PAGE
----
A Southern Christians Mama’s Response to Charlottesville


As the events in Charlottesville unfolded, I know mothers everywhere wondered how to respond. Do you talk to your kids about what you believe? Do you talk to your kids about what those marching believe? How do your kids see you behave toward people different from you? What values are they tucking away in their little hearts? Is this something you even need to address with a child as young as five years old? I can’t answer those questions for you, but I can tell you how I responded as a southern Christian mama in an effort to try and process it all for myself. 

My son heard his father and I talking about Charlottesville. He asked what was happening. “Some bad people are doing terrible things there, but they will be stopped,” I said. My husband added, “Those people are doing bad things because they think people should be treated differently just because of how they look.” I know it all goes deeper than that, but for a 5 year old, I think that’s enough for now.

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We have conversations about race and social issues pretty regularly in our home. The concept of people being mean to other people just because they think other people are different – or less than – is not new to him. We live in Birmingham, Alabama and the history here is not pretty. We have decided as a family to face those issues head on with our son from a young age. Honestly, the effects of segregation are still felt strongly here. The school systems are cut up into little pieces all over the place so even our children are still very separate in the public schools. People who don’t know us very well will make comments that show that the ideas that certain types of people are less desirable to be around are alive and well. We had neighbors say they were moving because the elementary school we are zoned for has too many kids on free lunch. A member of our church made a not-so-nice face when I told him what school we were zoned for, and then he proceeded to say “There’s a lot of Latinos at that school.” I find myself shocked at this blatant hatred and desire to surround yourself with people who look just like you and are similarly situated from a socioeconomic standpoint. What’s that all about? Seriously?

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It is particularly concerning to me that people who profess a desire to follow Jesus Christ have these feelings rooted in their hearts and minds, and are not even embarrassed to share those thoughts with someone they hardly know. Jesus is the most inclusive, loving, grace-filled person to ever walk this earth. If you are a Christian, you believe he is the Son of God who says that we are all fearfully and wonderfully made in his image. We pray for our hearts to be more like Jesus’ heart and then we sell our houses and buy new ones just to get into a public school with less brown people or less hungry kids. It breaks my heart. I won’t apologize for those people. Their sin is their sin, just as my sin is mine. I believe God loves us all, the sinner, the saint, the racist, the inclusive, the liberal, the conservative, the believers, and the non-believers.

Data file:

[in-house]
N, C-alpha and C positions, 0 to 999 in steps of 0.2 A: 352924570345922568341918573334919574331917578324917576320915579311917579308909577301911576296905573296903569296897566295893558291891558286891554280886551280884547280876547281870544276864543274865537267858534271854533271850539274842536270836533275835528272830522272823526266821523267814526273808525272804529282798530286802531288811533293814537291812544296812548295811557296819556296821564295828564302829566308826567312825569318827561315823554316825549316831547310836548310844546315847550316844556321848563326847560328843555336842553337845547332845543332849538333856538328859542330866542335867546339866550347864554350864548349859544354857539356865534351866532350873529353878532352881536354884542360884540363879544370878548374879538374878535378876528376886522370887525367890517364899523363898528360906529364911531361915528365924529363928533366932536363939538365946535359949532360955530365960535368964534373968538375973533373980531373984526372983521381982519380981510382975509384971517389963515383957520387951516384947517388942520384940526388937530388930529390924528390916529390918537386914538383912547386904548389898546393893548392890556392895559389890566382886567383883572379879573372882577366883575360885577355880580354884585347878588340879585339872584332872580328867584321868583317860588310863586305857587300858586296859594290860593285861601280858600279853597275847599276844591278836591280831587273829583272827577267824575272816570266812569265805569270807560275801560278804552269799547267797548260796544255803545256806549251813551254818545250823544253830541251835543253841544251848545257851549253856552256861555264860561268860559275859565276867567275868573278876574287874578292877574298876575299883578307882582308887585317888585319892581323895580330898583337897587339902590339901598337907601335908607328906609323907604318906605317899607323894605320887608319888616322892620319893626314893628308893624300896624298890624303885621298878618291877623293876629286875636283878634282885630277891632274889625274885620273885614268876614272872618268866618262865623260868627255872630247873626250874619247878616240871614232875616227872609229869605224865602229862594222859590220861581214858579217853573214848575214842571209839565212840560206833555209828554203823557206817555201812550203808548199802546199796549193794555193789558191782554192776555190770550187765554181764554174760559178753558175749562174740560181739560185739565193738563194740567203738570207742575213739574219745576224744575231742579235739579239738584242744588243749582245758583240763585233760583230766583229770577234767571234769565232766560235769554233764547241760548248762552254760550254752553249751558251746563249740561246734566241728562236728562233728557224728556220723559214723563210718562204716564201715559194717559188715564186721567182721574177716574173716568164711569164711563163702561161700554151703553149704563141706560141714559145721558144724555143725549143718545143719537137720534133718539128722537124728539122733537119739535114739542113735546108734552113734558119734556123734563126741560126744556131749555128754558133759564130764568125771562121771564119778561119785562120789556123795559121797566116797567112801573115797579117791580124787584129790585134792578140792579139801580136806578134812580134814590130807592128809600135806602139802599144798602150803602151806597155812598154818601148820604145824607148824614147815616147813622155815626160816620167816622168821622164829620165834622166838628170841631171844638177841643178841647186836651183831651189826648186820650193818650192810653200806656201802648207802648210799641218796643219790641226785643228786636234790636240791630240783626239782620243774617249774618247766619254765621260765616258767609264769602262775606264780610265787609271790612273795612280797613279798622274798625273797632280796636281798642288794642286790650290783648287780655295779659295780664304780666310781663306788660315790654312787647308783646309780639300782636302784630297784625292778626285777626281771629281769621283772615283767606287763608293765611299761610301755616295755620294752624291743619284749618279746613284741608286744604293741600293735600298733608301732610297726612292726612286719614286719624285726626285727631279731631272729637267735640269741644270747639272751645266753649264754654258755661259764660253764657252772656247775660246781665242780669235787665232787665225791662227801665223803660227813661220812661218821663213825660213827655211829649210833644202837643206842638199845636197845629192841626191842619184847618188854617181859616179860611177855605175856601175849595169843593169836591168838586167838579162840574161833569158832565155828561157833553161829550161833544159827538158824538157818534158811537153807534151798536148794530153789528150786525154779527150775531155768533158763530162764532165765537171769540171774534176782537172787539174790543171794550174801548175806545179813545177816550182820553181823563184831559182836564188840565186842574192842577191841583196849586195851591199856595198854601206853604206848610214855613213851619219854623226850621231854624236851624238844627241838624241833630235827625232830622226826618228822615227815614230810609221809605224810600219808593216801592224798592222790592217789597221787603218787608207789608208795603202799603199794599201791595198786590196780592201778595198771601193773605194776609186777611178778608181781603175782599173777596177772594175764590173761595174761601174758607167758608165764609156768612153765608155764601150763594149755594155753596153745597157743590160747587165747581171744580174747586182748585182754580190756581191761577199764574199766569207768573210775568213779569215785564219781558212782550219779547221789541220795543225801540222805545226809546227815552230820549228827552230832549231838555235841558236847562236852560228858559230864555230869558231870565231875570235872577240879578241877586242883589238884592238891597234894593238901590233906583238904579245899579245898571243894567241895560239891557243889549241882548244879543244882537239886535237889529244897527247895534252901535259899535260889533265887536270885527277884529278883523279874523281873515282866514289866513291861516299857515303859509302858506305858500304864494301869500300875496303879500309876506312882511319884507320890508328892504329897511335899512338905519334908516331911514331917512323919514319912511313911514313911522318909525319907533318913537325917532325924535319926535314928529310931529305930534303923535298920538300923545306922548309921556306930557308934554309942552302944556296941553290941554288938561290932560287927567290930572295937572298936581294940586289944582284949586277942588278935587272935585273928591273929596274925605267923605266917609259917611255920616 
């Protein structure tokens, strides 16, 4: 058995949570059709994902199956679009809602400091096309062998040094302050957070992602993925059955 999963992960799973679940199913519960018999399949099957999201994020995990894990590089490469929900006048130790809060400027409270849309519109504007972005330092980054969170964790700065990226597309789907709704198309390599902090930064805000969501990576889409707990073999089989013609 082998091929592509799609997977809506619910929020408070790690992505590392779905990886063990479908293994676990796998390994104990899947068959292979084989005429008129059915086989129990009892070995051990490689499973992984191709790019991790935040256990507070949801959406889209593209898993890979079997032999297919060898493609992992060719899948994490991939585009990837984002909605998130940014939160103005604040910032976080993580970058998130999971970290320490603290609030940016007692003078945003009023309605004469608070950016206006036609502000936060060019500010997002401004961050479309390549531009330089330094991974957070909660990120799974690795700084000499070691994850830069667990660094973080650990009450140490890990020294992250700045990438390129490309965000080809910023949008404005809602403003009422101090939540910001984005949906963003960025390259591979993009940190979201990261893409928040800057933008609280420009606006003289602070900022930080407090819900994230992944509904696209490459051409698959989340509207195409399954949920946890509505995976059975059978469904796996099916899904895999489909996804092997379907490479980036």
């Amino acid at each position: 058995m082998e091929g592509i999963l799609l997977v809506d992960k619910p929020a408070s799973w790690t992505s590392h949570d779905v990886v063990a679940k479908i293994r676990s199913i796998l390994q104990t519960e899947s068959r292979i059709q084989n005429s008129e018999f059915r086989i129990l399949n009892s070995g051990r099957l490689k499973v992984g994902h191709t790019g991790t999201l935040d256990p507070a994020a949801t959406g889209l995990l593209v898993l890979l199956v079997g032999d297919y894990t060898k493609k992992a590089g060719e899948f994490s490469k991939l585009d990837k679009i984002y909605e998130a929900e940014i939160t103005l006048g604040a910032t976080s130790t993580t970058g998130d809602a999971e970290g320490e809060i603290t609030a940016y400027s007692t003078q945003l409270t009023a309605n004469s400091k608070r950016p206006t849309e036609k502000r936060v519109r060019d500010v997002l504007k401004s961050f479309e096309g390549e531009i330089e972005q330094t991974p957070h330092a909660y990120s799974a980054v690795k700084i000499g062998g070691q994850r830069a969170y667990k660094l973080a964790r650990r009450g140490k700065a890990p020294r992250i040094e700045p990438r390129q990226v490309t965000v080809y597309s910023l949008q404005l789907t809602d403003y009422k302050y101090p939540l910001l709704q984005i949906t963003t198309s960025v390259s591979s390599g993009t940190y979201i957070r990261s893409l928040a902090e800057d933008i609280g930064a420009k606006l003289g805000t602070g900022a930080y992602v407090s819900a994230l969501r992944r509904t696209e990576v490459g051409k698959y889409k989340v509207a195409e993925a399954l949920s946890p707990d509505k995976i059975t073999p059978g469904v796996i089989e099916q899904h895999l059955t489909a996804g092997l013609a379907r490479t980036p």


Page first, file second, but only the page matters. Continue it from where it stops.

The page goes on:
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As the horror in Charlottesville unfolded, I felt a lot of things, but I refused to feel scared. Nothing productive comes from fear in my heart, and I know I need not fear this hate. The torches held up in the night by those terrorists will never shine as bright as the love I see and feel around me everyday. The love and courage of that small group of students standing tall when surrounded by that hate shined brighter than a million torches. I will give no power to the ugliness by staying silent, looking away, or even whispering. I am on the side of light and love, and I will proclaim that loudly.

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Let us raise our children with an awareness of injustice and hate so they can be the brave ones to take it on. Let us raise our children to shine bright for hope and love. Embrace diversity. That isn’t a liberal concept or buzzword. Our children need to understand how inherently valuable, worthy, and precious every single person in this world is no matter what they look like, where they live, or what they believe. Tolerance isn’t even the goal. Tolerance isn’t enough. Tolerance implies that we are just putting up with something that bothers us. That’s not love, and that’s not going to solve a thing. We don’t tolerate other people. We love and honor other people. “Everybody” is the answer when asked “Who deserves love?” Everybody, without exception. Don’t even teach your children to hate the neo-nazi terrorists who marched in Virginia. Don’t introduce an ounce of hate into their pure little hearts. We defeat hate with love. Let us give our children love as their greatest tool and their greatest strength, and all the ugliness and hate won’t stand a chance.

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Not sure how to respond to all the political fighting that is so prominent in our country right now? Take a moment to read What To Do When You Can’t Pick A Candidate.

Photo Credits: Kristen D.



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Kristen Douglas
Kristen Douglas
Kristen lives in Alabama with her handsome hubby and sweet son, along with her cat who thinks he’s a dog. Happily, she left behind the life of a Washington D.C. attorney to be a stay at home mama in the south.